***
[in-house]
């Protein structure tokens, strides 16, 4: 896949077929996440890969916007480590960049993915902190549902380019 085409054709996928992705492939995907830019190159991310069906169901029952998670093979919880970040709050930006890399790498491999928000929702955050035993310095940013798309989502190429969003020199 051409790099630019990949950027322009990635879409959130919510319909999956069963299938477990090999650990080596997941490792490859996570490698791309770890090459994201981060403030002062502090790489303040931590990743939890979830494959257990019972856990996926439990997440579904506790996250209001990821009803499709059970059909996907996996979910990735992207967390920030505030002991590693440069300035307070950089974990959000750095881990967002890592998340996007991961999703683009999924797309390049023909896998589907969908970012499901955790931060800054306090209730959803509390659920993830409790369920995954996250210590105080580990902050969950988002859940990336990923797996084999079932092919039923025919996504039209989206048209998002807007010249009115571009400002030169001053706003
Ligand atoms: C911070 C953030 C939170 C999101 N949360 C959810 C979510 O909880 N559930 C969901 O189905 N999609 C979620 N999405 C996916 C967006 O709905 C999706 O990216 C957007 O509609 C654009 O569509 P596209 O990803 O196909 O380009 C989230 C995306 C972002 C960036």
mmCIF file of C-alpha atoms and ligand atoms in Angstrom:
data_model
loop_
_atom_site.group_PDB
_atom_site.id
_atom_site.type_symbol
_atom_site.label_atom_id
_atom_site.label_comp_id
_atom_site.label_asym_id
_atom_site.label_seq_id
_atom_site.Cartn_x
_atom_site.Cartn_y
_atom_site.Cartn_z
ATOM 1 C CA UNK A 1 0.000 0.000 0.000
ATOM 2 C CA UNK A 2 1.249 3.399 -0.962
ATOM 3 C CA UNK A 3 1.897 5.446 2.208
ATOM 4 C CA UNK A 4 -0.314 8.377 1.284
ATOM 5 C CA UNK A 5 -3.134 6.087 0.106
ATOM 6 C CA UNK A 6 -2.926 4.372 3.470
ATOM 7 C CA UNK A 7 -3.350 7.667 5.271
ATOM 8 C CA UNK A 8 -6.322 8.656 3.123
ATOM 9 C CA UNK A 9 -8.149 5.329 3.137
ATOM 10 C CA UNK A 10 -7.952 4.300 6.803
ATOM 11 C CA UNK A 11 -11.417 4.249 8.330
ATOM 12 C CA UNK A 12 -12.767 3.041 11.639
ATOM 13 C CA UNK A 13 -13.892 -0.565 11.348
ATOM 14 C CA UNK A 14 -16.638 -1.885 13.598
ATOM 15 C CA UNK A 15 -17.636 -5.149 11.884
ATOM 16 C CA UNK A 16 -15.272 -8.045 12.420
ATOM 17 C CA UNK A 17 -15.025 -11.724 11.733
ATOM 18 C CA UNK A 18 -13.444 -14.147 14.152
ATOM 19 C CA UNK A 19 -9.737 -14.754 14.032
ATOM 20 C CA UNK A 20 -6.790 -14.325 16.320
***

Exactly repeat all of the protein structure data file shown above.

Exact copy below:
[in-house]
């Protein structure tokens, strides 16, 4: 896949077929996440890969916007480590960049993915902190549902380019 085409054709996928992705492939995907830019190159991310069906169901029952998670093979919880970040709050930006890399790498491999928000929702955050035993310095940013798309989502190429969003020199 051409790099630019990949950027322009990635879409959130919510319909999956069963299938477990090999650990080596997941490792490859996570490698791309770890090459994201981060403030002062502090790489303040931590990743939890979830494959257990019972856990996926439990997440579904506790996250209001990821009803499709059970059909996907996996979910990735992207967390920030505030002991590693440069300035307070950089974990959000750095881990967002890592998340996007991961999703683009999924797309390049023909896998589907969908970012499901955790931060800054306090209730959803509390659920993830409790369920995954996250210590105080580990902050969950988002859940990336990923797996084999079932092919039923025919996504039209989206048209998002807007010249009115571009400002030169001053706003
Ligand atoms: C911070 C953030 C939170 C999101 N949360 C959810 C979510 O909880 N559930 C969901 O189905 N999609 C979620 N999405 C996916 C967006 O709905 C999706 O990216 C957007 O509609 C654009 O569509 P596209 O990803 O196909 O380009 C989230 C995306 C972002 C960036």
mmCIF file of C-alpha atoms and ligand atoms in Angstrom:
data_model
loop_
_atom_site.group_PDB
_atom_site.id
_atom_site.type_symbol
_atom_site.label_atom_id
_atom_site.label_comp_id
_atom_site.label_asym_id
_atom_site.label_seq_id
_atom_site.Cartn_x
_atom_site.Cartn_y
_atom_site.Cartn_z
ATOM 1 C CA UNK A 1 0.000 0.000 0.000
ATOM 2 C CA UNK A 2 1.249 3.399 -0.962
ATOM 3 C CA UNK A 3 1.897 5.446 2.208
ATOM 4 C CA UNK A 4 -0.314 8.377 1.284
ATOM 5 C CA UNK A 5 -3.134 6.087 0.106
ATOM 6 C CA UNK A 6 -2.926 4.372 3.470
ATOM 7 C CA UNK A 7 -3.350 7.667 5.271
ATOM 8 C CA UNK A 8 -6.322 8.656 3.123
ATOM 9 C CA UNK A 9 -8.149 5.329 3.137
ATOM 10 C CA UNK A 10 -7.952 4.300 6.803
ATOM 11 C CA UNK A 11 -11.417 4.249 8.330
ATOM 12 C CA UNK A 12 -12.767 3.041 11.639
ATOM 13 C CA UNK A 13 -13.892 -0.565 11.348
ATOM 14 C CA UNK A 14 -16.638 -1.885 13.598
ATOM 15 C CA UNK A 15 -17.636 -5.149 11.884
ATOM 16 C CA UNK A 16 -15.272 -8.045 12.420
ATOM 17 C CA UNK A 17 -15.025 -11.724 11.733
ATOM 18 C CA UNK A 18 -13.444 -14.147 14.152
ATOM 19 C CA UNK A 19 -9.737 -14.754 14.032
ATOM 20 C CA UNK A 20 -6.790 -14.325 16.320